No matter what I hear about an “economic recovery” in the U.S. economy, I can’t, in all good conscience, trust it.
Consumers are not stupid. Why would consumers spend when they know the economic slowdown in the U.S. economy is worsening? Consumers only have to look at four things: the unemployment rate in the U.S. economy has been stuck above eight percent for more than three years; food stamp use is increasing (millions of people use them each month); a record amount of people are falling into poverty; and the S&P 500 companies are experiencing an accelerated slowdown in earnings.
Manufacturing in the U.S. economy is slowing down—hinting at a deeper economic slowdown. Durable goods orders in August dropped the most since January 2009 when the U.S. economy was facing recession. The U.S. durable goods order number for August came in 13.2% below July’s. (Source: U.S. Commerce Department, September 27, 2012.)
It’s no secret that Bank of America Corporation (NYSE/BAC) has been hurting since the economic slowdown that began in 2008; now the bank is planning to cut 16,000 jobs by the end of the year. (Source: Wall Street Journal, September 20, 2012.)
Similarly, with a slightly smaller cut of 700 jobs, Campbell Soup Company (NYSE/CPB) is planning to shut down two of its U.S. plants in an effort to cut costs. The business is facing declining consumption of its canned soup. (Source: CNBC, September 27, 2012.)
Other companies plan to cut jobs as well in the final quarter of 2012.
As I have mentioned in these pages before, the earnings of the S&P 500 companies over the past couple of years rose due to a rigorous round of cost-cutting. Now companies facing the economic slowdown in the U.S. economy don’t have many other options to keep earnings growth going. They will need to cut their workforces to show better results for their shareholders.
Looking at the broader picture, job cuts by big U.S. companies will have a major impact on the already fragile U.S. economy. Will the unemployment rate rise even higher as the economic slowdown deepens? From the looks of it, it is certainly possible, but don’t forget that the government statistics are skewed.
Each passing month, in the U.S. economy, people who give up looking for work drop off of the official unemployment number. That’s why economists like me like to look at the underemployment rate, which includes people who have given up looking for work and people who have part-time jobs who can’t get full-time jobs. That number, the underemployment rate, stands close to 15%, while the government tells us the official unemployment rate is 8.1%!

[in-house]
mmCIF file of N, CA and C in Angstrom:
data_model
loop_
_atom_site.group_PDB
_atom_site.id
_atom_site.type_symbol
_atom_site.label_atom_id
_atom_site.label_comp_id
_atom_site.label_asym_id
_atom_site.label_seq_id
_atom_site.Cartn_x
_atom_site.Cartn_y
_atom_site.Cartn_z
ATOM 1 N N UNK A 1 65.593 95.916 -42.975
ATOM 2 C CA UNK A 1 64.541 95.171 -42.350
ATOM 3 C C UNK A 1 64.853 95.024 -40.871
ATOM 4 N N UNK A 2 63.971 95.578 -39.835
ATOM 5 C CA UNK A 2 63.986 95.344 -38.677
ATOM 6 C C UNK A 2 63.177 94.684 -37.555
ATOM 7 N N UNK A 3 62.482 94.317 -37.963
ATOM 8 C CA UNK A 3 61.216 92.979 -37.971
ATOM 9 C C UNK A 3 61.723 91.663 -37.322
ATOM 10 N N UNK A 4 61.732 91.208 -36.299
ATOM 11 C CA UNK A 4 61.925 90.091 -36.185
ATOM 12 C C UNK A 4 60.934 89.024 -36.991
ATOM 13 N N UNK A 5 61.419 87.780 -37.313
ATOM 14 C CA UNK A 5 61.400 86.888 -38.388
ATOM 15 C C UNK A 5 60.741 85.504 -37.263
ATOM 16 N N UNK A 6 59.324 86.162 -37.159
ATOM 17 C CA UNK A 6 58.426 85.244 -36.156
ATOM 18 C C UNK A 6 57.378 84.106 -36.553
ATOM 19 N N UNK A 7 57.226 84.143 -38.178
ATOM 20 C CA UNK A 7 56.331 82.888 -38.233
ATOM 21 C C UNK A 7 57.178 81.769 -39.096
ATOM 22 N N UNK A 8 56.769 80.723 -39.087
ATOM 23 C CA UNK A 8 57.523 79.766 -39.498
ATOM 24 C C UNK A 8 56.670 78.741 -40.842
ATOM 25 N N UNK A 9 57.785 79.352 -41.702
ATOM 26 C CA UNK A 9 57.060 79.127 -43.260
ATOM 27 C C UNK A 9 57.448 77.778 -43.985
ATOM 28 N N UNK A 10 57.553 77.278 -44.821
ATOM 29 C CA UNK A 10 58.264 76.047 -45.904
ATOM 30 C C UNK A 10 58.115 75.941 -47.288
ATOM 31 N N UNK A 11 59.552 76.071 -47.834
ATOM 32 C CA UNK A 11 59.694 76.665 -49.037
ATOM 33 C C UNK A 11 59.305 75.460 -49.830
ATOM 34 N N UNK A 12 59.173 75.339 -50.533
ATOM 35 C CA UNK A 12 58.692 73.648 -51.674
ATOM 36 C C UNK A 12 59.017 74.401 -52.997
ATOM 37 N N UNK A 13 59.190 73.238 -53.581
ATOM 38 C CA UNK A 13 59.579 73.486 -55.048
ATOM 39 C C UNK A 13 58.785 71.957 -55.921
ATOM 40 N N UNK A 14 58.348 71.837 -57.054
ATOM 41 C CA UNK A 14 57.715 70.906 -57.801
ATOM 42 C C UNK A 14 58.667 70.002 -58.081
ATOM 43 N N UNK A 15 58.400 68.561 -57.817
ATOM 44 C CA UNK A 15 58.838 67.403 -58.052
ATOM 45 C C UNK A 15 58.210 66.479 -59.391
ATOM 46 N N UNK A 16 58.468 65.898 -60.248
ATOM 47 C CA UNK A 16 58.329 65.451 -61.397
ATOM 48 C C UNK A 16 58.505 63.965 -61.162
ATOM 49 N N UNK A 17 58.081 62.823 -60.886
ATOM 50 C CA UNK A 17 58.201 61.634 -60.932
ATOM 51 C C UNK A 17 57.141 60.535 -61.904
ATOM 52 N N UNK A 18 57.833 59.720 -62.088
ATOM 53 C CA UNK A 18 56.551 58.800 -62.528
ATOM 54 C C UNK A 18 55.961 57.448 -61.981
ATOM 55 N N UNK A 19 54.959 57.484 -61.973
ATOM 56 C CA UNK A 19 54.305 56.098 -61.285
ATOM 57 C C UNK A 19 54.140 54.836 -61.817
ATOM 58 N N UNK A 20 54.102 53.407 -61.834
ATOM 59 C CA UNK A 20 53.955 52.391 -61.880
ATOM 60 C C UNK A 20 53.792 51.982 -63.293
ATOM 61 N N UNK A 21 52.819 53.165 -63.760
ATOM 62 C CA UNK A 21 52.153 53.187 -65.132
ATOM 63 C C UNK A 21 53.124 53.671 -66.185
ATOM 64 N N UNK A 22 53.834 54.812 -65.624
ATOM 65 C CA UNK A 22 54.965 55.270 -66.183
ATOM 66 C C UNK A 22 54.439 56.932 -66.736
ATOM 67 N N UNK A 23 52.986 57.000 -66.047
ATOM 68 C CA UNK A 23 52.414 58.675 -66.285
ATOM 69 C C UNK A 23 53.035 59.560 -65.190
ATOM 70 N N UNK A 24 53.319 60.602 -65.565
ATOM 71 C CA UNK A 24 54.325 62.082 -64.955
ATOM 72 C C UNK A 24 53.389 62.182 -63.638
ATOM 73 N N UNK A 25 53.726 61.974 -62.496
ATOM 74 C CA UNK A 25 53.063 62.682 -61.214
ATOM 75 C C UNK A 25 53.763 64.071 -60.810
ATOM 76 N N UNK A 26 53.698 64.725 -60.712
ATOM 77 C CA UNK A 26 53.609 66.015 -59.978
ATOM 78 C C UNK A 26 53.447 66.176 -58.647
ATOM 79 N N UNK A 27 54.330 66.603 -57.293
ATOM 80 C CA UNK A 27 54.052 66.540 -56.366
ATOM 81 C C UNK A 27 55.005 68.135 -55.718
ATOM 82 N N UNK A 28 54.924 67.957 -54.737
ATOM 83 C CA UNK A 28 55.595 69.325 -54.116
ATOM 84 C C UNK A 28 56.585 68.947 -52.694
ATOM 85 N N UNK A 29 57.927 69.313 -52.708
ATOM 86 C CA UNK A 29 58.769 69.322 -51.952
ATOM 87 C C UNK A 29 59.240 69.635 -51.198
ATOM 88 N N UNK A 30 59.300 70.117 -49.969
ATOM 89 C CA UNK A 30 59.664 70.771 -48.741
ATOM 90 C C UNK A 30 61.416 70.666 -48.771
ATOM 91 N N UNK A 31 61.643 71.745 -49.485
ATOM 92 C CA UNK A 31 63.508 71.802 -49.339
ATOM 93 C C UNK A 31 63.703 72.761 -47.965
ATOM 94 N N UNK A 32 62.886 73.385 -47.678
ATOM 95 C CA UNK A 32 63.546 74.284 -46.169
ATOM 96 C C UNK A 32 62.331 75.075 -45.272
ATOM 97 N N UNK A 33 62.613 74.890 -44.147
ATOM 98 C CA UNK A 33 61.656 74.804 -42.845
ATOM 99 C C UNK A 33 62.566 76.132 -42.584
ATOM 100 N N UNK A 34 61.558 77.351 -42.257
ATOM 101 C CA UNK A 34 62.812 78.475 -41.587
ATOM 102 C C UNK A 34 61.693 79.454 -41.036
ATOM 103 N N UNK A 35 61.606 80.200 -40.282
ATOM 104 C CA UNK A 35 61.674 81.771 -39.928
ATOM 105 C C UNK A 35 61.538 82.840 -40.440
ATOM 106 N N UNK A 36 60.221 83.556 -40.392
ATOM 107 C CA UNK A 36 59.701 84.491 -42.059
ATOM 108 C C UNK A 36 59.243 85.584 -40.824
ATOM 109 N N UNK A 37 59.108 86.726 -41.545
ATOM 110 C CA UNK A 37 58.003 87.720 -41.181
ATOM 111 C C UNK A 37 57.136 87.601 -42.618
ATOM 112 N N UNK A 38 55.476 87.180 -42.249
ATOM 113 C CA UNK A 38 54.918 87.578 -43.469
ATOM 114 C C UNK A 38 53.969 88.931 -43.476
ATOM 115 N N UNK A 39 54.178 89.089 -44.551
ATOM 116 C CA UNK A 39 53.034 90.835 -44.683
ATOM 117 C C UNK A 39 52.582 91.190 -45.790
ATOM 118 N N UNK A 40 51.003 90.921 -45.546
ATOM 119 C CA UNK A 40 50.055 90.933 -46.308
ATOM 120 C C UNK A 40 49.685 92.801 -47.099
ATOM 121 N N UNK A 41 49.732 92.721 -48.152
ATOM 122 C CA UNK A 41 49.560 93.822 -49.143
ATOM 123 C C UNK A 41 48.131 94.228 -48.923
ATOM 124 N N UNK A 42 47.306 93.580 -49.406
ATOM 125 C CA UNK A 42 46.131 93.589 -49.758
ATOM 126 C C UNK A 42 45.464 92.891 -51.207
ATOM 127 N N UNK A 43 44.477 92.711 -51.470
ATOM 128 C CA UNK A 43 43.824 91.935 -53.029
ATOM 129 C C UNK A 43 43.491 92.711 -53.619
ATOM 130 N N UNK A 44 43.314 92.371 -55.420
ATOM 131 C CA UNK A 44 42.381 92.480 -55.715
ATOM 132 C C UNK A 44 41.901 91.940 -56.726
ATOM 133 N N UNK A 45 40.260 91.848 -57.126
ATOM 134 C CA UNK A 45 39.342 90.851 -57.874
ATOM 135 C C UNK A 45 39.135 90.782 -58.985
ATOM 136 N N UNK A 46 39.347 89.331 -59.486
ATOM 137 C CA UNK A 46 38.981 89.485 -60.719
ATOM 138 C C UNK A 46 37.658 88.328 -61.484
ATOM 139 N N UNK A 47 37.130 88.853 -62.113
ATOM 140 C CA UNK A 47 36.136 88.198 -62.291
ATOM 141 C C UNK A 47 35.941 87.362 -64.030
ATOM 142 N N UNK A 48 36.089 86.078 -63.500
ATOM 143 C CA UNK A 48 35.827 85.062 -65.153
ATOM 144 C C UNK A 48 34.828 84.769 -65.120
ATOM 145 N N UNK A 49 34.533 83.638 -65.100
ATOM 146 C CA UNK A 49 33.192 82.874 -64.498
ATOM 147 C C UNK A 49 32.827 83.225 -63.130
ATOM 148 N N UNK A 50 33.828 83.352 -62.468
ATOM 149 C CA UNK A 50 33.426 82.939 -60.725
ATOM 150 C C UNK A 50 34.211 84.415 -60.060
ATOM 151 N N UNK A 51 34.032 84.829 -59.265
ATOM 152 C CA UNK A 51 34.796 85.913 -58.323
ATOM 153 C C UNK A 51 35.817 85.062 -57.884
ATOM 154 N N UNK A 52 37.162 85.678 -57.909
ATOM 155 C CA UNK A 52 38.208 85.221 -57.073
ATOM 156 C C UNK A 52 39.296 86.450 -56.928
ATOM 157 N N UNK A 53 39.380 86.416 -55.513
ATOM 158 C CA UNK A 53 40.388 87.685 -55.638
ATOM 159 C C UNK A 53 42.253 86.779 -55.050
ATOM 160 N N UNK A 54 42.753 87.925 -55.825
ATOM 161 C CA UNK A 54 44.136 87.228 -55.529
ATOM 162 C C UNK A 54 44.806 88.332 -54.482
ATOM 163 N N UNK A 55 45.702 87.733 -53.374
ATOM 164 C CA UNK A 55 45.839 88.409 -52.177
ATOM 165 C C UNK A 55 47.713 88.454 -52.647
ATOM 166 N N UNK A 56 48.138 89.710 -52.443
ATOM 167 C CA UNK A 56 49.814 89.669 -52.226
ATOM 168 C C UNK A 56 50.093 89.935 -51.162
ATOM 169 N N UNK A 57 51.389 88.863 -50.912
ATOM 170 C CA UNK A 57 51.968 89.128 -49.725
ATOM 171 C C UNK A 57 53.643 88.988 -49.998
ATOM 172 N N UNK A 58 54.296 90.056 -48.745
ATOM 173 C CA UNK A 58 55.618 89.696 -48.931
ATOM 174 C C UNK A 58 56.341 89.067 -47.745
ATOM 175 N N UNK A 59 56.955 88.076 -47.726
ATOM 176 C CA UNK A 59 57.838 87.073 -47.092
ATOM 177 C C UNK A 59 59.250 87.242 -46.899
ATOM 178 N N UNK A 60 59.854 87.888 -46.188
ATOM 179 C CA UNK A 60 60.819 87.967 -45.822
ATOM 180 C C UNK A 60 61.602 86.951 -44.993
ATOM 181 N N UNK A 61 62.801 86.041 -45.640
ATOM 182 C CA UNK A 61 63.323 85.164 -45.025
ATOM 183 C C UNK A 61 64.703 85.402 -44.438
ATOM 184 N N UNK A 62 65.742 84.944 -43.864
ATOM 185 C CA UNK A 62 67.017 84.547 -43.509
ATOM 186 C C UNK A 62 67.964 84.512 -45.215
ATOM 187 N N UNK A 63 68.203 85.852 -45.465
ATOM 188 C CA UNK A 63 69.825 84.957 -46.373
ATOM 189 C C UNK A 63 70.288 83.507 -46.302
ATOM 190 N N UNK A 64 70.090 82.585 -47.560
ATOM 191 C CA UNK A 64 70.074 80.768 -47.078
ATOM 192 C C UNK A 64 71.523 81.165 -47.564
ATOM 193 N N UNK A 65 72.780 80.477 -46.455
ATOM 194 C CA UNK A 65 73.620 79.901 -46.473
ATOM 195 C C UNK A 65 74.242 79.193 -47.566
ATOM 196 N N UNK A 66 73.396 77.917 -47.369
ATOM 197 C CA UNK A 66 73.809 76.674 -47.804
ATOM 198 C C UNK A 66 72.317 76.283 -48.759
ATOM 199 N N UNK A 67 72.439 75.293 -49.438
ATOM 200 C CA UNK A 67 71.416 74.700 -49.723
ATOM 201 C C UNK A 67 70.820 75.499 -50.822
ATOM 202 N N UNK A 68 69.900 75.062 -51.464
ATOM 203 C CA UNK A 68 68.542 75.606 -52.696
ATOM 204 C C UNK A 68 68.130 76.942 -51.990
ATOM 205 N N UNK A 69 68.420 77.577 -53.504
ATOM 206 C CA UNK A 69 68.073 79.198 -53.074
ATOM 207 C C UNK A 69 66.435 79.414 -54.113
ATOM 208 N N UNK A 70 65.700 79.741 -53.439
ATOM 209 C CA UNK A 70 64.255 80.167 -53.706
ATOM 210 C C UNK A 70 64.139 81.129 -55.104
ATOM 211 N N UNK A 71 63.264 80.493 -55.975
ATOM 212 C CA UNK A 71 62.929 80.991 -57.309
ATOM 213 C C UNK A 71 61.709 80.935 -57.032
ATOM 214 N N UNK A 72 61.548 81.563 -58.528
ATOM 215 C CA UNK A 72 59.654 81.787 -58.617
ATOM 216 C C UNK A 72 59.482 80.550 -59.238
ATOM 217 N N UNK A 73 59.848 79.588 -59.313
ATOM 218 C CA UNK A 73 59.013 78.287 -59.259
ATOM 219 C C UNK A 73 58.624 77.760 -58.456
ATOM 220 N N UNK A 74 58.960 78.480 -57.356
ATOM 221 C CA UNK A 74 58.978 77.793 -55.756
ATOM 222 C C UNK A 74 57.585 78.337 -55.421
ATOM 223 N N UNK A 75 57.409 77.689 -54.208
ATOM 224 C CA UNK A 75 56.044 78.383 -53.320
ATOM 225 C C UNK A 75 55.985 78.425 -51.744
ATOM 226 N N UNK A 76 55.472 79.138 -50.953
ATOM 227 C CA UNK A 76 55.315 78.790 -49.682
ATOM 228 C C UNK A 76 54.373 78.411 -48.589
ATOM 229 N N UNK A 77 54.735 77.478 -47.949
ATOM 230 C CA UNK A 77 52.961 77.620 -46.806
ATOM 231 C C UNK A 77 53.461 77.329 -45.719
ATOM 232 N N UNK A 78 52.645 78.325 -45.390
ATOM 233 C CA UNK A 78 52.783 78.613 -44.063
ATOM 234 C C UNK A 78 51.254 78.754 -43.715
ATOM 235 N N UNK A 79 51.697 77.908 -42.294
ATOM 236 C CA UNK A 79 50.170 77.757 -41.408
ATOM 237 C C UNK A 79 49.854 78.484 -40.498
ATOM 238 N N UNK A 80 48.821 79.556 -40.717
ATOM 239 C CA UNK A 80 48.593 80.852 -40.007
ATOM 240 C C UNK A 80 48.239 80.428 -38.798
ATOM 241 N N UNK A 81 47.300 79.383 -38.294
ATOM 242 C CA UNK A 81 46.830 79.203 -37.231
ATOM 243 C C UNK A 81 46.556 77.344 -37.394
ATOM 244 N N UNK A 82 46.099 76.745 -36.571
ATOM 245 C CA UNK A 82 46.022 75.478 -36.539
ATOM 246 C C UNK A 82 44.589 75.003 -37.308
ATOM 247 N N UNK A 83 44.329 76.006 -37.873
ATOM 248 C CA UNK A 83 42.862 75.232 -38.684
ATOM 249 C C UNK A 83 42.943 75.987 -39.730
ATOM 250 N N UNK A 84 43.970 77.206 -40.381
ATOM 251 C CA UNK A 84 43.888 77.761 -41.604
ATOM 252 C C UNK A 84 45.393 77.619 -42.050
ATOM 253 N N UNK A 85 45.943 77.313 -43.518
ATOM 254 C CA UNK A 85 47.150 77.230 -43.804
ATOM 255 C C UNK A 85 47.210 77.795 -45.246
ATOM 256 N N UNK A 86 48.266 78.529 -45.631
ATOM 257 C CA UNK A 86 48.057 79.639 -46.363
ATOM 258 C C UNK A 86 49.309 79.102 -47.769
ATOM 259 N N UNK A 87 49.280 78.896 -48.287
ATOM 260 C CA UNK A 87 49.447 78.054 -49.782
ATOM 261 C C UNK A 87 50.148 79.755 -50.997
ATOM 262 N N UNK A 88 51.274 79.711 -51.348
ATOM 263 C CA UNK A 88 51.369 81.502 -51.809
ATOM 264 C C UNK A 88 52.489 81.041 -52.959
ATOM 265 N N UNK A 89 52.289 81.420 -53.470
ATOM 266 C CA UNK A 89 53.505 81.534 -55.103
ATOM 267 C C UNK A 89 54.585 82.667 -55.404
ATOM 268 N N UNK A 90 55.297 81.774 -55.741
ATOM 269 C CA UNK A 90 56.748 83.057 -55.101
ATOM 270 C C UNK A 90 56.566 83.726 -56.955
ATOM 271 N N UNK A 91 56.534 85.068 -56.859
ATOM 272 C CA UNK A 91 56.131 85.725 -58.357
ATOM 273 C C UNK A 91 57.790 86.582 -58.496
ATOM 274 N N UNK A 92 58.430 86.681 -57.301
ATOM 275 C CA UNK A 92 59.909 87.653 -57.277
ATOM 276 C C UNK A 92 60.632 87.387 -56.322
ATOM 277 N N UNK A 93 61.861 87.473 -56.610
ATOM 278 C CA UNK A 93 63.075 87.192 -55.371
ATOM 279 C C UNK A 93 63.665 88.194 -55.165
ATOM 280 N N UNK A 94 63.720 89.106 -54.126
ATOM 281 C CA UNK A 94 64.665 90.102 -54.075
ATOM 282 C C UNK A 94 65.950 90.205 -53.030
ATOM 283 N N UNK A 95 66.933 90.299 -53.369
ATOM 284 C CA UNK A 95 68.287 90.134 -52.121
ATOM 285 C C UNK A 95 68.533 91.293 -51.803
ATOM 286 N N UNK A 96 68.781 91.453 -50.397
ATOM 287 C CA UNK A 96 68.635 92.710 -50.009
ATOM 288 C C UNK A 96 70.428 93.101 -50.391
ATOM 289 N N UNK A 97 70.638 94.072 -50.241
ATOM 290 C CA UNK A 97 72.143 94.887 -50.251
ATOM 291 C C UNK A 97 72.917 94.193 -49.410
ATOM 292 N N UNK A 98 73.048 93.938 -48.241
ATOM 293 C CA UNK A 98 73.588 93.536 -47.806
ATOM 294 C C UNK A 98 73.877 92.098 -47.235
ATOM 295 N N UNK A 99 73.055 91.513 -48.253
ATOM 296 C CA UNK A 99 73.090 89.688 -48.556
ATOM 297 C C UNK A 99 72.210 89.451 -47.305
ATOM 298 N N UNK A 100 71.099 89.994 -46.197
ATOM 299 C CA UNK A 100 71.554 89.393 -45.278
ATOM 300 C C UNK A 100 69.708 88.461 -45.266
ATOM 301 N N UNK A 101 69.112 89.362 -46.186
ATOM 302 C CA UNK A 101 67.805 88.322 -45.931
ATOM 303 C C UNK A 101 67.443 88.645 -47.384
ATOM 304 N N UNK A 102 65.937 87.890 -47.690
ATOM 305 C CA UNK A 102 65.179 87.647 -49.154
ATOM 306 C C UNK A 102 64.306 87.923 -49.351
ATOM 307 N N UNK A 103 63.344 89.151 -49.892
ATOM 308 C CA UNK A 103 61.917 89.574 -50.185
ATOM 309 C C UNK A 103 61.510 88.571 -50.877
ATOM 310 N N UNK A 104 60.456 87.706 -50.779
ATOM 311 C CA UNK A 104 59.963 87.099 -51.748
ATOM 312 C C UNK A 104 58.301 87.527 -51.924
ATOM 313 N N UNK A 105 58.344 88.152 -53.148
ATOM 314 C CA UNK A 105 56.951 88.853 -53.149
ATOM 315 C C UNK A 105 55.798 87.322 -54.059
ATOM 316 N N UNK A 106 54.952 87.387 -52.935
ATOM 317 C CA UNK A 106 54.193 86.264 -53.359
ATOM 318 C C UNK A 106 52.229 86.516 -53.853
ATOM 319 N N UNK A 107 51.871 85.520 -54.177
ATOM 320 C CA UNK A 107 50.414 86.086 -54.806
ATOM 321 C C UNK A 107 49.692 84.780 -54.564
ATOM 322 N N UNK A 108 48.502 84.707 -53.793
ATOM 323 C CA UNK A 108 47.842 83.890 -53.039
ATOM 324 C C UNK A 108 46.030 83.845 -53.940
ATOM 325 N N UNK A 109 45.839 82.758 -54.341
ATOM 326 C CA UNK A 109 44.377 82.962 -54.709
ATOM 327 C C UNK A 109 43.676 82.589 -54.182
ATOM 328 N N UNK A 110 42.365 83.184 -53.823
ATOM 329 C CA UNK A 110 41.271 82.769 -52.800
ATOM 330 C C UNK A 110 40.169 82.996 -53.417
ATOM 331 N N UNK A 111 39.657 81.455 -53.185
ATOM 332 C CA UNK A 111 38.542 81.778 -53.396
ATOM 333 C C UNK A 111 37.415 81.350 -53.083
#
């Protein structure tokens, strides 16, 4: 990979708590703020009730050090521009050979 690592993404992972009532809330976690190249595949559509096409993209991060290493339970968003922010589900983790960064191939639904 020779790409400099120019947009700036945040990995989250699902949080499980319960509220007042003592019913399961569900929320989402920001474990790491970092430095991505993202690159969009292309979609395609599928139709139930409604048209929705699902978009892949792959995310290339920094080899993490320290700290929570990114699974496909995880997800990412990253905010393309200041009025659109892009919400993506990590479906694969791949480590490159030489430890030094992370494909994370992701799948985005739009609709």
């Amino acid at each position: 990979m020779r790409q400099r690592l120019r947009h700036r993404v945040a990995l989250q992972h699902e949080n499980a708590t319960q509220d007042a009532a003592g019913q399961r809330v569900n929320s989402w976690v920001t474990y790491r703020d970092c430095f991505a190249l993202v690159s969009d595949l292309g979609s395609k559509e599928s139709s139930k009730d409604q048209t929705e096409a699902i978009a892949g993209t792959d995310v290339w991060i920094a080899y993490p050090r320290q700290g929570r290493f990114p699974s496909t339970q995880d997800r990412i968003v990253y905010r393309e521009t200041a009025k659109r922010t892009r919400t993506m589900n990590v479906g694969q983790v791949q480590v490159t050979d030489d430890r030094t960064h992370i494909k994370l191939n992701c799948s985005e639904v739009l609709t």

Warning signs of an economic slowdown in the U.S. economy are coming from all directions.
Where the Market Stands; Where it’s Headed:
In a month where the Federal Reserve finally announced the long-awaited QE3, the Dow Jones Industrial Average rose only 2.6%—a disappointing rally. After all, didn’t the Fed unleash an unlimited amount of mortgage-backed securities with QE3?
I have a very uneasy feeling about stocks going into October. The euphoria over the Fed’s latest round of quantitative easing has faded. Now it’s back to the problems in the eurozone, China’s slowing economy, and the quickly decelerating earnings growth of the S&P 500 companies. Reality is about to hit home.
What He Said:
“Investors have been put into an unfair corner. Those that invested in stocks because they got caught in the tech boom (1999) have seen their investments gone. Now those that have leveraged heavily to play the real estate game, because it is the place to be (2005), could see the same fate as the stock market investors. Thanks again, Mr. Greenspan.” Michael Lombardi in Profit Confidential, May 27, 2005. Michael started warning about the crisis coming in the U.S. real estate market right at the peak of the boom, now widely believed to be 2005.